I’m also really enjoying Krysten Ritter’s Bonfire, even as it is reminding me of Megan Abbott’s The Fever. There are some similarities; although in Abbott’s novel the mysterious illness in the girls is current and in Ritter’s it’s in the past. But it’s very wwell written, and there is some diversity of representation in her characters. It also reminds me a little of Lori Rader-Day’s Little Pretty Things, with it’s small town Indiana setting and it’s strange story from the past. (If you’ve not read Abbott or Rader-Day, buy their books NOW. You’re in for a magnificent treat!) The book also makes me think of my own Kansas past…and book ideas I have that mine that past. Reading good books always inspires me…and that really is the ultimate compliment I can give Ritter’s book. It’s inspiring me.

And that’s terrific.

And now, back to the spice mines.

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The Heart of Rock & Roll

I have to admit, giving up resisting that my Scotty novel needs to go back to the drawing board–and even get a new title–has been an enormous relief. Enormous. I was never sold on the original title anyway, and as we all know, Gregalicious can’t write anything unless he has, at the very least, a really good working title. So, Crescent City Charade is out, and Royal Street Reveillon is in, at least for the moment. I am also considering St. Charles Second Line, for the record. But I kind of want to do a Christmas-related story. I am still planning, so we shall see how that goes.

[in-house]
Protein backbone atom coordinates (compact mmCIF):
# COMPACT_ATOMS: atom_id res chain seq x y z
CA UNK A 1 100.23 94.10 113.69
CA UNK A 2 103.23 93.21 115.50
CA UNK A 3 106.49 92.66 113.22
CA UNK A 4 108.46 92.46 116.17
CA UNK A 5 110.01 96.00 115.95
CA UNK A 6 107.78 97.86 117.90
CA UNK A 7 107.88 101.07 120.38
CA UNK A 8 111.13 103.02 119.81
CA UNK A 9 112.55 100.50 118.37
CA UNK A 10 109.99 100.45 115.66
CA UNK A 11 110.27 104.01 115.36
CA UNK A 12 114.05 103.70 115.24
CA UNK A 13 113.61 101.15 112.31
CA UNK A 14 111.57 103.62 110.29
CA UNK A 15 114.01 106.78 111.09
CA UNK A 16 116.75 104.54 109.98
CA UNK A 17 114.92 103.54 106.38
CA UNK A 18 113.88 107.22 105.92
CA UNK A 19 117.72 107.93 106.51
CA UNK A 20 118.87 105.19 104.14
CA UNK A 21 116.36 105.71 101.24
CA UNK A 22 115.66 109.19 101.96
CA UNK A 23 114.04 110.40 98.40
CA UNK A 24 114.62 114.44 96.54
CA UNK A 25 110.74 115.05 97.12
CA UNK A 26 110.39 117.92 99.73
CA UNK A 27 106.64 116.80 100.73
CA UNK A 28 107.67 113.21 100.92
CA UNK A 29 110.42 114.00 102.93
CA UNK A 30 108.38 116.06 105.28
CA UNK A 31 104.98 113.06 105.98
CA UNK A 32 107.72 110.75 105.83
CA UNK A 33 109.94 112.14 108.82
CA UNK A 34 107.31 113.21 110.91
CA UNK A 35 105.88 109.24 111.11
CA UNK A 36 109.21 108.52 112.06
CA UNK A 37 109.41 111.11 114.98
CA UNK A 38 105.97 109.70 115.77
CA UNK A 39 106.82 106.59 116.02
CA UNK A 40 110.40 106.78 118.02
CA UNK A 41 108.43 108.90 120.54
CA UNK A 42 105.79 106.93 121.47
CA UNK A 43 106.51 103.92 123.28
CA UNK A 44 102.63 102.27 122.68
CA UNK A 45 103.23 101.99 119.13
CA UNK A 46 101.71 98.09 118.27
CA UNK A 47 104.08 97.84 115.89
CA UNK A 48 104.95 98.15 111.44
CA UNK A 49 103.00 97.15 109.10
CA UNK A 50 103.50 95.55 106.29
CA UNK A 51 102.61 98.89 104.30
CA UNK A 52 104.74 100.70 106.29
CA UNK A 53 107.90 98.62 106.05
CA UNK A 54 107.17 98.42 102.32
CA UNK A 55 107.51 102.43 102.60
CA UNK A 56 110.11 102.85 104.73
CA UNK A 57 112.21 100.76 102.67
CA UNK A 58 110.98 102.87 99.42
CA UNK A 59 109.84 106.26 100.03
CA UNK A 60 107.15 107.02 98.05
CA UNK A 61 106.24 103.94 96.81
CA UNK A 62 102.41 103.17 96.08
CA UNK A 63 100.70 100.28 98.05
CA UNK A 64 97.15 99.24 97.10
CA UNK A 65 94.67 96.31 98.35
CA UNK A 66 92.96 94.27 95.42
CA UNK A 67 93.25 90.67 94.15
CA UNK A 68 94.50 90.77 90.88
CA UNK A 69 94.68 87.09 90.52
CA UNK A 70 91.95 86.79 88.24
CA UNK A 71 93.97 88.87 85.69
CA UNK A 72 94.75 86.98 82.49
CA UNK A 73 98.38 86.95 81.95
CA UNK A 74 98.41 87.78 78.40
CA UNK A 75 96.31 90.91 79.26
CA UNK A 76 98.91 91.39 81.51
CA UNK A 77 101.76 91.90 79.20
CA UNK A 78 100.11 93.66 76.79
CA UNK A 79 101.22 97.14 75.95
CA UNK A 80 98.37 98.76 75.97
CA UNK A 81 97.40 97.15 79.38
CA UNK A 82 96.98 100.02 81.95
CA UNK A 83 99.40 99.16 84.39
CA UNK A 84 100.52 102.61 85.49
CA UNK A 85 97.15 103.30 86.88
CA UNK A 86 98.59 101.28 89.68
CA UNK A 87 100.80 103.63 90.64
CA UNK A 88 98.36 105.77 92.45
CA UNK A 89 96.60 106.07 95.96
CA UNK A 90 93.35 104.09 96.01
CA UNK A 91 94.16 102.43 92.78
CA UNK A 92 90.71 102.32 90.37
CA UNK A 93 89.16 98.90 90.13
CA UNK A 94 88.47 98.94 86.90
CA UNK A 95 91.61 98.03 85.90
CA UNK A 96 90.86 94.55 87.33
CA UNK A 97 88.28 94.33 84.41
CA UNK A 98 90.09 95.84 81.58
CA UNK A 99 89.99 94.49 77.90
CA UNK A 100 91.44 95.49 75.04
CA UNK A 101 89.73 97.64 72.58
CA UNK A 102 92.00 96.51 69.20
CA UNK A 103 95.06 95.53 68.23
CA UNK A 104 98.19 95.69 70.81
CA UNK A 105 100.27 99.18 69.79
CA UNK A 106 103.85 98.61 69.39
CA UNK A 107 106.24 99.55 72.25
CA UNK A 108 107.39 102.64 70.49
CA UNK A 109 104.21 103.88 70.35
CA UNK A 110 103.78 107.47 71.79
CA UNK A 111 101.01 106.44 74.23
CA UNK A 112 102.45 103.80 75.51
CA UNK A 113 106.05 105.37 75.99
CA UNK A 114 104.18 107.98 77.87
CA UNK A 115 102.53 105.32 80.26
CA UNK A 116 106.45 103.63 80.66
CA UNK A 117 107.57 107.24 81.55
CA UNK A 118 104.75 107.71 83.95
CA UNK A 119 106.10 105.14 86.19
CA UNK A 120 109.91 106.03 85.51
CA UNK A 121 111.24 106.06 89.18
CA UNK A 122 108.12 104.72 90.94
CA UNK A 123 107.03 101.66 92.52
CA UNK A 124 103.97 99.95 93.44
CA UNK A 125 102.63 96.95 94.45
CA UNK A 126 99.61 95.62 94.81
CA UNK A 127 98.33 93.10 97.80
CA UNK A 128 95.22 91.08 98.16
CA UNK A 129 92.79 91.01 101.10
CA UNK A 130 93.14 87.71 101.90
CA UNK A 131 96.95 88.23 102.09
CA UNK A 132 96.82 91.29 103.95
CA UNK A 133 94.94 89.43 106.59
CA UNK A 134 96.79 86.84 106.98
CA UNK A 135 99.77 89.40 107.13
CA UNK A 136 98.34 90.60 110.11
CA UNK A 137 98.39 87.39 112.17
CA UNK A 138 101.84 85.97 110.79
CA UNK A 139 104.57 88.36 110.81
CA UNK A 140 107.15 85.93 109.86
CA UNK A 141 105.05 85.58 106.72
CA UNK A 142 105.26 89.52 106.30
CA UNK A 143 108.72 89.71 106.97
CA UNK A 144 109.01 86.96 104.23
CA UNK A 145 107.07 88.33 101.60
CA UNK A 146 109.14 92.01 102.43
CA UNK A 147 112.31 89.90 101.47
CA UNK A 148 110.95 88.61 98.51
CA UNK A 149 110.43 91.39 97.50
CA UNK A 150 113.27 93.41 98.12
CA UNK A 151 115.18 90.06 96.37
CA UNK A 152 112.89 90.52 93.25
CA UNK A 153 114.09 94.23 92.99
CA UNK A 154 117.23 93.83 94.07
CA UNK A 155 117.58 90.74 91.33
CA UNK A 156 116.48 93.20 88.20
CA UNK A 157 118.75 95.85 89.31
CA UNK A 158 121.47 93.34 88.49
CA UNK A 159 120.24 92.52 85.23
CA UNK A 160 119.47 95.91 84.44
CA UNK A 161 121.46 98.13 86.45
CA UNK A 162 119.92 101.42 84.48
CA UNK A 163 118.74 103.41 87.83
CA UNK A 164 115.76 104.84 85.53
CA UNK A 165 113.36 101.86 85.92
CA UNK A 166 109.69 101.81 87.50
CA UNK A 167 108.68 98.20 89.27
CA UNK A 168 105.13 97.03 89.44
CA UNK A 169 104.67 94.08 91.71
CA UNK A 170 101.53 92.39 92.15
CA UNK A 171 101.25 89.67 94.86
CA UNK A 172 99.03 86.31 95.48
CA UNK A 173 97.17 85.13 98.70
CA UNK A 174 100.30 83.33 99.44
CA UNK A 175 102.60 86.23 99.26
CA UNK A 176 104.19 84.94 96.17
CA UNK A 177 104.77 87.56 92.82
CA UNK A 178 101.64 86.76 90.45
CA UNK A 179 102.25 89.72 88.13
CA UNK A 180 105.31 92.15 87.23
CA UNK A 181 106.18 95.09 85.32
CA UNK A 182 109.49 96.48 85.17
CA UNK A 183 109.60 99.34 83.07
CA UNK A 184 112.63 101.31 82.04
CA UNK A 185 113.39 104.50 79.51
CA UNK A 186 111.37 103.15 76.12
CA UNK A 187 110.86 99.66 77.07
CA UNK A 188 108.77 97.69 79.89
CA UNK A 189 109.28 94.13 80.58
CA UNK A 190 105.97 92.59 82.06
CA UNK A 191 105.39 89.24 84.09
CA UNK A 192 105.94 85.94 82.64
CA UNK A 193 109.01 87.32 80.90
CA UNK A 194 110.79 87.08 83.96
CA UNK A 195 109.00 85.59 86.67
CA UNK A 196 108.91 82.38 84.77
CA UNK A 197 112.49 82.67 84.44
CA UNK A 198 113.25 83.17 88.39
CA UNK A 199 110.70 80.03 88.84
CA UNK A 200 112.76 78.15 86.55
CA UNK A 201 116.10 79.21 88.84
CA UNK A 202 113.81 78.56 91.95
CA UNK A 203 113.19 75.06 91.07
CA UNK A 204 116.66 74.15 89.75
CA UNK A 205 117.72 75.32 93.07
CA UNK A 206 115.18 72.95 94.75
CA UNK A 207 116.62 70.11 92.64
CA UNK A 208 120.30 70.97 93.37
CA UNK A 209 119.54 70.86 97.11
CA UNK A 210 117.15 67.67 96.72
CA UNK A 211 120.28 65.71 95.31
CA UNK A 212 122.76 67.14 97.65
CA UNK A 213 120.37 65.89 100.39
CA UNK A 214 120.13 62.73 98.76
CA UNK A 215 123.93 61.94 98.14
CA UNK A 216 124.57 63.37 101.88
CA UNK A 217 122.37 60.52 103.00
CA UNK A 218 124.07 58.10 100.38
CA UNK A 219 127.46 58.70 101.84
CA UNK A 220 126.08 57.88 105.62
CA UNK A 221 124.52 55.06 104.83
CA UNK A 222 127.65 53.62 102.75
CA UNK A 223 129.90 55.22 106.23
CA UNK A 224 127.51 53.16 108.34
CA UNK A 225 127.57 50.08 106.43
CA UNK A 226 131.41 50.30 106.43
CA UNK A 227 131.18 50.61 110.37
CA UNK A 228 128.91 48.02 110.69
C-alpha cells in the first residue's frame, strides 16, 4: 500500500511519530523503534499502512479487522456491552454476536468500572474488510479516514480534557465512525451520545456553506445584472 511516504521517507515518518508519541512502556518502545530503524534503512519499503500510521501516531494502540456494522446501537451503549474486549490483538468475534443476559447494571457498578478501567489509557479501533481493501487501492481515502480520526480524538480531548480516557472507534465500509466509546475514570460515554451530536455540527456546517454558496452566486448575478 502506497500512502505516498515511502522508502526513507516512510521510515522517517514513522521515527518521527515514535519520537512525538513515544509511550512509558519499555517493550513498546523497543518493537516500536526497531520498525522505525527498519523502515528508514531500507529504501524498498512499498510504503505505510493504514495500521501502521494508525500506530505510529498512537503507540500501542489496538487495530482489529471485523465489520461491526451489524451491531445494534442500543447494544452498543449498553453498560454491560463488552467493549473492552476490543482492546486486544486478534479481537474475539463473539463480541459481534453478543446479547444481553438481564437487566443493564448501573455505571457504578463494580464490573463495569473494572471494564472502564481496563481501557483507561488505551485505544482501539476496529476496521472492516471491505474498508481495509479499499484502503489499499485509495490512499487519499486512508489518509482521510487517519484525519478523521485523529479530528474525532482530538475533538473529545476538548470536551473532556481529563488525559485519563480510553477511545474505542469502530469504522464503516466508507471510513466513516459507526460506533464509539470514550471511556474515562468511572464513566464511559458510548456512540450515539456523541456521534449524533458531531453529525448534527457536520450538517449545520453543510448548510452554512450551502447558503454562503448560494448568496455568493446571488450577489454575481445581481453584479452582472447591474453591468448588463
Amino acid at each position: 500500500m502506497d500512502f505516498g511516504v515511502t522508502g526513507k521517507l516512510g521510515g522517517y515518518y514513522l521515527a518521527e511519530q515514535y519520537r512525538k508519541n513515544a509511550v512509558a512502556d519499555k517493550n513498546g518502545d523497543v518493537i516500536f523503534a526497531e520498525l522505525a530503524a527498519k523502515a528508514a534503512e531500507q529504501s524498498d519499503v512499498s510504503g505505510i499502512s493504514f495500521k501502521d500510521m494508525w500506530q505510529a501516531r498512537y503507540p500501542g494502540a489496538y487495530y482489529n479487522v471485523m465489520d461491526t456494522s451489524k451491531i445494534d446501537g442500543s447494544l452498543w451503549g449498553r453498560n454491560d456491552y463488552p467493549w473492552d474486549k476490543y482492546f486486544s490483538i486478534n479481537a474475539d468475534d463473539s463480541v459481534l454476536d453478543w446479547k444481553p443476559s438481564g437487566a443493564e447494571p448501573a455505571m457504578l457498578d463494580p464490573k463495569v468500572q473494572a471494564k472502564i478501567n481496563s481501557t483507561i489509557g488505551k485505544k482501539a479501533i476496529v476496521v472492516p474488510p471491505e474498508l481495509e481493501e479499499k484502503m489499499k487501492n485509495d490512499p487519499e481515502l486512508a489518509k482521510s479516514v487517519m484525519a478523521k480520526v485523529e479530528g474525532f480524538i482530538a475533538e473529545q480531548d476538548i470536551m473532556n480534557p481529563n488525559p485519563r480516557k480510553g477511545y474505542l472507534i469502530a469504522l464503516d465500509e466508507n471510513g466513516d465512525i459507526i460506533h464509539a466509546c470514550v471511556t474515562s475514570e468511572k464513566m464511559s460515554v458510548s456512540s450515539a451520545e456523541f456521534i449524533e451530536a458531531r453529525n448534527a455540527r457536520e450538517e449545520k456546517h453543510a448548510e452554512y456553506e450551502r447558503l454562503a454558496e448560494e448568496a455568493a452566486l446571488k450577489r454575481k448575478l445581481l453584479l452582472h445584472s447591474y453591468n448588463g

It’s hard to believe Christmas is two weeks from today. Paul and I are probably not going to buy each other gifts this year; we are still hoping to go to England in the spring (and maybe Paris), so we’d rather save our money for that rather than buy each other gifts. I’m a little distrustful, though; Paul often does this and buys me gifts anyway so I look like a wretched person. That’s not, of course, his intent but rather how I feel. Although there are a couple of things for the apartment I could ostensibly get and say are gifts for him….hmmm, that’s a thought, now isn’t it?

I started reading Krysten Ritter’s Bonfire last night, and am really enjoying it. I didn’t get very far into it, but I really like the character’s voice. I can see why this got such rave reviews; I certainly hope the story is going to develop nicely; I’m not sure what the story is quite yet, but it’s getting there.

Okay, sorry to be so brief, but I’ve got lots of spice to mine today!

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Sister Christian